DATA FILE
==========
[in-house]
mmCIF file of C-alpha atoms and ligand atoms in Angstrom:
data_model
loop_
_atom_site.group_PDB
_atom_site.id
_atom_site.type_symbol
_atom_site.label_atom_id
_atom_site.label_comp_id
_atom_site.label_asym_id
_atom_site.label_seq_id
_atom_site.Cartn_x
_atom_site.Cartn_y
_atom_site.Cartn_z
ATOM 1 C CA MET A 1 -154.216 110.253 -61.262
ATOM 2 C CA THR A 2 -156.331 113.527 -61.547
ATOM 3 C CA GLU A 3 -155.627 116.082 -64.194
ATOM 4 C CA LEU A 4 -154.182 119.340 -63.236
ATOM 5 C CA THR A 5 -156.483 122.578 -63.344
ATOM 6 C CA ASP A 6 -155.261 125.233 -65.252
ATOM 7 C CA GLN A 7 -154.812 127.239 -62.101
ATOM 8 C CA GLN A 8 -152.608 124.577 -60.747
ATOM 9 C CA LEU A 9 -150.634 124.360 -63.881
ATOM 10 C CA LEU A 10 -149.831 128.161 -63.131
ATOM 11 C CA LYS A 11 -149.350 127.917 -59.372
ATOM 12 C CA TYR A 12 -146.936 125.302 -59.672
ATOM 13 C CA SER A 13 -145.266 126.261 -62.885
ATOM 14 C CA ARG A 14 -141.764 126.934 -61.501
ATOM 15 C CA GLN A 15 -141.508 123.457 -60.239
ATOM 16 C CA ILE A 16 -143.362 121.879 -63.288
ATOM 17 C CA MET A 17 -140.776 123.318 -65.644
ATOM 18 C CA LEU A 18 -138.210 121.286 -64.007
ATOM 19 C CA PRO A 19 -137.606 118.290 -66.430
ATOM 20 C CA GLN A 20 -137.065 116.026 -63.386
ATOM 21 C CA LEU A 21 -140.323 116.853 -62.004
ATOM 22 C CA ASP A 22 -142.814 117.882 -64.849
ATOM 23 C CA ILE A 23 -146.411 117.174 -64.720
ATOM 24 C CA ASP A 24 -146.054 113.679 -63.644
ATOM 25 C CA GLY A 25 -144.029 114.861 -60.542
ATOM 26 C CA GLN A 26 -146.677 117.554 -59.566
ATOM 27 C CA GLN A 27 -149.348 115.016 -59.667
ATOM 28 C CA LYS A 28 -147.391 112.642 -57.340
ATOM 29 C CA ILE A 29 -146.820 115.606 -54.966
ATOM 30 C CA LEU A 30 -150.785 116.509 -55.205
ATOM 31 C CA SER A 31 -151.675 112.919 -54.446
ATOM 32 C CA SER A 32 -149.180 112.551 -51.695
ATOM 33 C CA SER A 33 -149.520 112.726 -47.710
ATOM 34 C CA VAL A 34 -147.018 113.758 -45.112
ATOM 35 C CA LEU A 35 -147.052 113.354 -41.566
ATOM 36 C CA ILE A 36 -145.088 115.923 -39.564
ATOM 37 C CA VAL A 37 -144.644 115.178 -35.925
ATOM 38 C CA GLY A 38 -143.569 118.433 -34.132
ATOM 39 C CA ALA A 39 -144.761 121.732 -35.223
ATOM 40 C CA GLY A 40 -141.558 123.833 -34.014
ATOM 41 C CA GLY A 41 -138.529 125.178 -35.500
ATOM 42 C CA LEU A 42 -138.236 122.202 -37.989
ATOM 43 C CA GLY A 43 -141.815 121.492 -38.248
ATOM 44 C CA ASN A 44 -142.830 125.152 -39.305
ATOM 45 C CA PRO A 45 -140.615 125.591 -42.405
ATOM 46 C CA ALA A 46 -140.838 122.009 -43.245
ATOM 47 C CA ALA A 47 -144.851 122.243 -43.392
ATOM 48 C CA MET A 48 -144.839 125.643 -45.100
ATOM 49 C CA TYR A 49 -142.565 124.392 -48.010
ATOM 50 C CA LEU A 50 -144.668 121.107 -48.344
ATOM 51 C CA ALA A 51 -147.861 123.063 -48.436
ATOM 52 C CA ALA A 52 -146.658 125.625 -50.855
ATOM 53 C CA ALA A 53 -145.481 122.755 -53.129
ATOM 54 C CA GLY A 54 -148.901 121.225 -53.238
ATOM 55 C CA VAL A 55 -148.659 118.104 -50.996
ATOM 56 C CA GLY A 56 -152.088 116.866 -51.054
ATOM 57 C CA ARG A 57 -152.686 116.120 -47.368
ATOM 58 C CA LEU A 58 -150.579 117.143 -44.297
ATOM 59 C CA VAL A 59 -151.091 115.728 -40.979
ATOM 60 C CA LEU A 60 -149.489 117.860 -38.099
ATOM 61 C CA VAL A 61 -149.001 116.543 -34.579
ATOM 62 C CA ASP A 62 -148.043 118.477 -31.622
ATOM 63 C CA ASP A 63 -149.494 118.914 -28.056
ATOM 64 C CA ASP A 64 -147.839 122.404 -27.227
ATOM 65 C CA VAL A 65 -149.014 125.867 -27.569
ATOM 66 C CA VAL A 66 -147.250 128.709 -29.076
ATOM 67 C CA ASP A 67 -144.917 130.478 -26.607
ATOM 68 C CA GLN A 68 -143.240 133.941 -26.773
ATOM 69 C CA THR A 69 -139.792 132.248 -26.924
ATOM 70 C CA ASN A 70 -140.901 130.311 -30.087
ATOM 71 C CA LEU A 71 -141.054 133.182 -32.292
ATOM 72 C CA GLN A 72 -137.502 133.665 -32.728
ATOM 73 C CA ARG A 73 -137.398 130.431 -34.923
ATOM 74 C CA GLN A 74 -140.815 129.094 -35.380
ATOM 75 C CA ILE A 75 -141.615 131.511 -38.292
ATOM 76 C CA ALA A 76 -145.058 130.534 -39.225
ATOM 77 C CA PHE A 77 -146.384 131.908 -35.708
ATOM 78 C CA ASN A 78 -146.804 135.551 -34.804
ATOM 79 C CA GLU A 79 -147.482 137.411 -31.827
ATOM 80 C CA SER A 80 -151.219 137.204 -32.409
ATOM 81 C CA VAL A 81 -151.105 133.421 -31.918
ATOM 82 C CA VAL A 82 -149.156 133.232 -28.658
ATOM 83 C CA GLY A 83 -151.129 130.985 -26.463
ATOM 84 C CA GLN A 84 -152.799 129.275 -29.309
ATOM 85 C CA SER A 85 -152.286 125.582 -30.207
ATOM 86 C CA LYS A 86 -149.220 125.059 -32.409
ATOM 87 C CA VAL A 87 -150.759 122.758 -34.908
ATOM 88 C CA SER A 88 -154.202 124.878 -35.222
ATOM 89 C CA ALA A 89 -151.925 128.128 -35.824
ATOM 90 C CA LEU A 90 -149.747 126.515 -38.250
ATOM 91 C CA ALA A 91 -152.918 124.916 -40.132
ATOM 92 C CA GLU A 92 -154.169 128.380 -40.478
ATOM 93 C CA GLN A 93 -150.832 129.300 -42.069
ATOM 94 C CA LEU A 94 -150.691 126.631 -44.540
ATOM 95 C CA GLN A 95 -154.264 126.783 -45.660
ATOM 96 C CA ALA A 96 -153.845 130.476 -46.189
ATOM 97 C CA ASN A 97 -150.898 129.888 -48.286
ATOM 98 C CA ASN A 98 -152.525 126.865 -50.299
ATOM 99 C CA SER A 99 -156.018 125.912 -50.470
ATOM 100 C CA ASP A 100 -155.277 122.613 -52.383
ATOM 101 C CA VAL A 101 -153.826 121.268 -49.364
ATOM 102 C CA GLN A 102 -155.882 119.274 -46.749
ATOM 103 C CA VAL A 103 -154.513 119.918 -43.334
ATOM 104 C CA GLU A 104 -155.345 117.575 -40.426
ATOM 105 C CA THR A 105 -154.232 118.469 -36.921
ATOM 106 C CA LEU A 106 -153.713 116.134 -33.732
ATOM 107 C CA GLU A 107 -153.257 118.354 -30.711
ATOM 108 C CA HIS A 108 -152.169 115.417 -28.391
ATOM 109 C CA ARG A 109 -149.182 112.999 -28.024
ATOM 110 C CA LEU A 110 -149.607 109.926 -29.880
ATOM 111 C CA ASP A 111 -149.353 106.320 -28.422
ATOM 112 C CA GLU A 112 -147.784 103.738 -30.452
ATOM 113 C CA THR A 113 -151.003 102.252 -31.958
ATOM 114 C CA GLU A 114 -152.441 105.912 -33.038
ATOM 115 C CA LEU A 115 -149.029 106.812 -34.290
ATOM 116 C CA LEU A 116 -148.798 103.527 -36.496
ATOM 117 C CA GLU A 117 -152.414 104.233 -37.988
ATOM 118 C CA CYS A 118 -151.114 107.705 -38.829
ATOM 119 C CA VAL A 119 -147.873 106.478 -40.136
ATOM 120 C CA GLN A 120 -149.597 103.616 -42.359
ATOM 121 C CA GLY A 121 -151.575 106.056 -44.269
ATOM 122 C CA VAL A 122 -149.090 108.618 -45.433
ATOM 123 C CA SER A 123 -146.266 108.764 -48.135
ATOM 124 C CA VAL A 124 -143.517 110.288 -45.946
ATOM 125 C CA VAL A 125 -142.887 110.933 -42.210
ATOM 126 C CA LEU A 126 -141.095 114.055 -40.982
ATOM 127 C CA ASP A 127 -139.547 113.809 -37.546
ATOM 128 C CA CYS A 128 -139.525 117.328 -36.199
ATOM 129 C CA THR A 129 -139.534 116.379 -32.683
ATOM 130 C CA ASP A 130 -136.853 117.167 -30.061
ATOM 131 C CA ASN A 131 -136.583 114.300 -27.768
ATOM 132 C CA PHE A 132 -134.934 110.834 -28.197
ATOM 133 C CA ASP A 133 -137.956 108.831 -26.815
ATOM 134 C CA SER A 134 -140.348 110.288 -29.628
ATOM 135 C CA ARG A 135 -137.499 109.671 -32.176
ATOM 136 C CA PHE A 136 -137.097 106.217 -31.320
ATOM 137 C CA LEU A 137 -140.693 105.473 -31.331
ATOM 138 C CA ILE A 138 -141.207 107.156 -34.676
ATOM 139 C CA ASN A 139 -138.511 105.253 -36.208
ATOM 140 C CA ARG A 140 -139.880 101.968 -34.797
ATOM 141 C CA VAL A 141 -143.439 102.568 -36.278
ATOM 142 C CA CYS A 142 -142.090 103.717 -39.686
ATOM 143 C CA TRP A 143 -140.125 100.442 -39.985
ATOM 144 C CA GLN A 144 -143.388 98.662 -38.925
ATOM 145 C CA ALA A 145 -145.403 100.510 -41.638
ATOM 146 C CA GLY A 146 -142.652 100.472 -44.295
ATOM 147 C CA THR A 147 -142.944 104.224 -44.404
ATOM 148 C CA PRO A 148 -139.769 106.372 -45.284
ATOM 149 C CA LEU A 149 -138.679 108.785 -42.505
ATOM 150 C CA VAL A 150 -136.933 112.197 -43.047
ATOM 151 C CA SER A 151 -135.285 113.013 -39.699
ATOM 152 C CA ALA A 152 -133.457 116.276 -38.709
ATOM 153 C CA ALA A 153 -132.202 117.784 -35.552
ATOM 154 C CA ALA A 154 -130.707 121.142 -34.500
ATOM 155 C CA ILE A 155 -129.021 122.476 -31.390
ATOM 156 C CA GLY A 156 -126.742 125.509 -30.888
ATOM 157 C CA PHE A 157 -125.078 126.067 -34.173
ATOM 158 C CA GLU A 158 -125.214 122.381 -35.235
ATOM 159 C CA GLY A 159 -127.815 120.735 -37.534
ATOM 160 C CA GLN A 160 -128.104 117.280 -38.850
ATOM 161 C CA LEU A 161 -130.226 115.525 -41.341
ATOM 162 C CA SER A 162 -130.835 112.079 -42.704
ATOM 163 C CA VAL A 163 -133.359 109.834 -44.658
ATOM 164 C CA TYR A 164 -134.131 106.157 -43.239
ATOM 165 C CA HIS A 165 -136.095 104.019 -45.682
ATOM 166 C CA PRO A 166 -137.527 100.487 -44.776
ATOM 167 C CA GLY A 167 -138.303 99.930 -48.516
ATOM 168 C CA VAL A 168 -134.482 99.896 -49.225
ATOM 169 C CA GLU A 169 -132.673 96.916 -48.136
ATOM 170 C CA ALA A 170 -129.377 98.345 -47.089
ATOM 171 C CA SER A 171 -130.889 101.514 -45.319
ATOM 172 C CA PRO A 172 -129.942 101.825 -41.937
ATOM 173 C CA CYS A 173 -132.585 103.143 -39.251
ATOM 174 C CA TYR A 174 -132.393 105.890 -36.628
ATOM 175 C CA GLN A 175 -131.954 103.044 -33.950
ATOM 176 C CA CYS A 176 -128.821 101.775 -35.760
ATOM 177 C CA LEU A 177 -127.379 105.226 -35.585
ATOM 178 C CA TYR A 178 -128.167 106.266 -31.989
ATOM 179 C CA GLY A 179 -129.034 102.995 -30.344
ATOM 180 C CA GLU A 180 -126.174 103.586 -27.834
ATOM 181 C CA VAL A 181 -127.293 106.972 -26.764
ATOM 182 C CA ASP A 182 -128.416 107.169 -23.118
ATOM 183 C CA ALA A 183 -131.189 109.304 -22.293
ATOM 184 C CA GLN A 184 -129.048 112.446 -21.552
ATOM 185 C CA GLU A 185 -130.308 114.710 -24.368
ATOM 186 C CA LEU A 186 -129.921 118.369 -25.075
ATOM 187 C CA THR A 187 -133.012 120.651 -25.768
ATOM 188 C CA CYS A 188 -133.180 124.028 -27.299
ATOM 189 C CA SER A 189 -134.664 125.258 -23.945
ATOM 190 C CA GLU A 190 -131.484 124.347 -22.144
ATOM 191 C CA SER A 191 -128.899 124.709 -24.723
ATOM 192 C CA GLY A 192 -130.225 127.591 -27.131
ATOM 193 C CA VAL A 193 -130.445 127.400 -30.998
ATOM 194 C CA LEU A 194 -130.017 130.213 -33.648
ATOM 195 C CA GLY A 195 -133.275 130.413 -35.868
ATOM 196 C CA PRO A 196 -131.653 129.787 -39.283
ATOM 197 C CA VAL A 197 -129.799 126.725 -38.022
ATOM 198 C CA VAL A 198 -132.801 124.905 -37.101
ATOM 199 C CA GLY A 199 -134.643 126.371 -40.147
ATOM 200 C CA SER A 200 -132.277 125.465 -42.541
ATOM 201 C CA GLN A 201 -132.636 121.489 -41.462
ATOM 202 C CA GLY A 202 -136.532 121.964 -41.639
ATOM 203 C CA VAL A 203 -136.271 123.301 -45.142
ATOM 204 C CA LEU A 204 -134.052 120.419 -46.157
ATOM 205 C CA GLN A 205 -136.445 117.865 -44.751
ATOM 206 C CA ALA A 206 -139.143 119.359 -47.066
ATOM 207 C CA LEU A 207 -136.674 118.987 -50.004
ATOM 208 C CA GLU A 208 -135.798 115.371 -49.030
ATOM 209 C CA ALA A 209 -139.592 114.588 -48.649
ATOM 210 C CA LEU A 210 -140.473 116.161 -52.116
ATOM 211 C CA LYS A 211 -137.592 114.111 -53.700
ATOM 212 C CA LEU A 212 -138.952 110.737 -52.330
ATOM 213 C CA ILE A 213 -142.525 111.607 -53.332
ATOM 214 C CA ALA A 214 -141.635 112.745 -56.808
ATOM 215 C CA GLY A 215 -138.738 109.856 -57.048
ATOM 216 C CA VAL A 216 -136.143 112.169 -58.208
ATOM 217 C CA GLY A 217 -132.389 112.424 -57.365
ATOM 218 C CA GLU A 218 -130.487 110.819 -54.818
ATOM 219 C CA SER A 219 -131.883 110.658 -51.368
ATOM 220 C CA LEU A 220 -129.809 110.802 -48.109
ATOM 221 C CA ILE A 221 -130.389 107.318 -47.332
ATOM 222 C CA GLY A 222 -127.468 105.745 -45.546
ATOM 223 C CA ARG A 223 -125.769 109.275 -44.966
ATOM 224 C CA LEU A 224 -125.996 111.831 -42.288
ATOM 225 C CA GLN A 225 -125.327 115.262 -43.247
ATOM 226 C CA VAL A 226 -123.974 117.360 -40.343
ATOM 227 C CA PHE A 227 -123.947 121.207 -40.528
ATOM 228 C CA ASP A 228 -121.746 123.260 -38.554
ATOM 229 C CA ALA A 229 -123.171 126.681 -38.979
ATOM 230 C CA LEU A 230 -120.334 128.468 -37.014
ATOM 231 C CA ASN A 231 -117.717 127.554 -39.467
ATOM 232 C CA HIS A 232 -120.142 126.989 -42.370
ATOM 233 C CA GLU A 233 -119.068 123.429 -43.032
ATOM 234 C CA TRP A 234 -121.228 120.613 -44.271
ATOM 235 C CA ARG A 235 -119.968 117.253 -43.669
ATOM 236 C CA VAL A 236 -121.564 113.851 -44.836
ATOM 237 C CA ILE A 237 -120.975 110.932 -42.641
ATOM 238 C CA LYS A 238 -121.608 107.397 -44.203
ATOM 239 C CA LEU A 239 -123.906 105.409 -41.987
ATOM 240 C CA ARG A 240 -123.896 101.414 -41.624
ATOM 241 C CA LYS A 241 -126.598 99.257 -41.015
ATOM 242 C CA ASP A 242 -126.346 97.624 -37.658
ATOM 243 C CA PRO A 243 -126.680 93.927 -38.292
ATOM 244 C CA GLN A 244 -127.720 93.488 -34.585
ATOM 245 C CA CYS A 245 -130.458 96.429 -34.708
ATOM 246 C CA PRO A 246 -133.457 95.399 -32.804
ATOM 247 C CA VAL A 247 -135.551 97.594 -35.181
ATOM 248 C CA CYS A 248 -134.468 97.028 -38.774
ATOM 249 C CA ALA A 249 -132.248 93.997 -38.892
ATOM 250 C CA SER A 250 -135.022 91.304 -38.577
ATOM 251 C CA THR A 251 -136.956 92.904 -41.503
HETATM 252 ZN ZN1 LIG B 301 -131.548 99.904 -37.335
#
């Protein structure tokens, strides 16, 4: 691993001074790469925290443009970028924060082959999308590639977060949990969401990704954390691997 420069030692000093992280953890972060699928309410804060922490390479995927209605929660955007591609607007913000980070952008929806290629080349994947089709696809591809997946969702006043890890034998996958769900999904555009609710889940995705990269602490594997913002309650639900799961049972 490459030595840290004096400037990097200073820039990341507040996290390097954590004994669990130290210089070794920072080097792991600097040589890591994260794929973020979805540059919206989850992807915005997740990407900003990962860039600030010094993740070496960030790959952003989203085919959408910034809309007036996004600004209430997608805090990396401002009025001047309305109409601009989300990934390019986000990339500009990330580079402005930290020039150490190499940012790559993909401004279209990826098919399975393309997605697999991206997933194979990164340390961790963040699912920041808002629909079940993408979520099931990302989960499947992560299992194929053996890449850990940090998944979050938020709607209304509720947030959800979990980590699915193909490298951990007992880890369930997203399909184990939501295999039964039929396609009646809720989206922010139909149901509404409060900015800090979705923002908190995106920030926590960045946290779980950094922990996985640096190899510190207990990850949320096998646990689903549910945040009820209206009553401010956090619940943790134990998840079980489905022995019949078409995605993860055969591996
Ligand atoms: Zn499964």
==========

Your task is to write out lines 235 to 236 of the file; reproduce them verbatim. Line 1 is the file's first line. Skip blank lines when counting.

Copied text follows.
ATOM 221 C CA ILE A 221 -130.389 107.318 -47.332
ATOM 222 C CA GLY A 222 -127.468 105.745 -45.546